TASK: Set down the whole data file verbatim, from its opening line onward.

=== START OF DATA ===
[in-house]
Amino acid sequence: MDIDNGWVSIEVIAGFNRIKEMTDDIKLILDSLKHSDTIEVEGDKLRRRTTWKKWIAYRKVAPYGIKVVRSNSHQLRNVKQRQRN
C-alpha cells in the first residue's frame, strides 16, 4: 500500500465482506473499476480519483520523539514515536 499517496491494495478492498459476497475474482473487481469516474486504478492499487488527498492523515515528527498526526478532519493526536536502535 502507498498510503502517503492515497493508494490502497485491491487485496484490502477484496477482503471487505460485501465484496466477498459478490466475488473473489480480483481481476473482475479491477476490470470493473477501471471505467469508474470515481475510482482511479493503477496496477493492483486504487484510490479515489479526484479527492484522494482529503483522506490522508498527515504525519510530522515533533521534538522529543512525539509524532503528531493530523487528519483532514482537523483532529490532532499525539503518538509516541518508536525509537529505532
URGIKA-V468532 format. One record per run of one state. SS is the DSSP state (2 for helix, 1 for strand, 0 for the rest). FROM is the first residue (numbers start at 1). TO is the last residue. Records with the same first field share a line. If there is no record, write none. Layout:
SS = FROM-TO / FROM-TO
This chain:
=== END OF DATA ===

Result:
[in-house]
Amino acid sequence: MDIDNGWVSIEVIAGFNRIKEMTDDIKLILDSLKHSDTIEVEGDKLRRRTTWKKWIAYRKVAPYGIKVVRSNSHQLRNVKQRQRN
C-alpha cells in the first residue's frame, strides 16, 4: 500500500465482506473499476480519483520523539514515536 499517496491494495478492498459476497475474482473487481469516474486504478492499487488527498492523515515528527498526526478532519493526536536502535 502507498498510503502517503492515497493508494490502497485491491487485496484490502477484496477482503471487505460485501465484496466477498459478490466475488473473489480480483481481476473482475479491477476490470470493473477501471471505467469508474470515481475510482482511479493503477496496477493492483486504487484510490479515489479526484479527492484522494482529503483522506490522508498527515504525519510530522515533533521534538522529543512525539509524532503528531493530523487528519483532514482537523483532529490532532499525539503518538509516541518508536525509537529505532
URGIKA-V468532 format. One record per run of one state. SS is the DSSP state (2 for helix, 1 for strand, 0 for the rest). FROM is the first residue (numbers start at 1). TO is the last residue. Records with the same first field share a line. If there is no record, write none. Layout:
SS = FROM-TO / FROM-TO
This chain: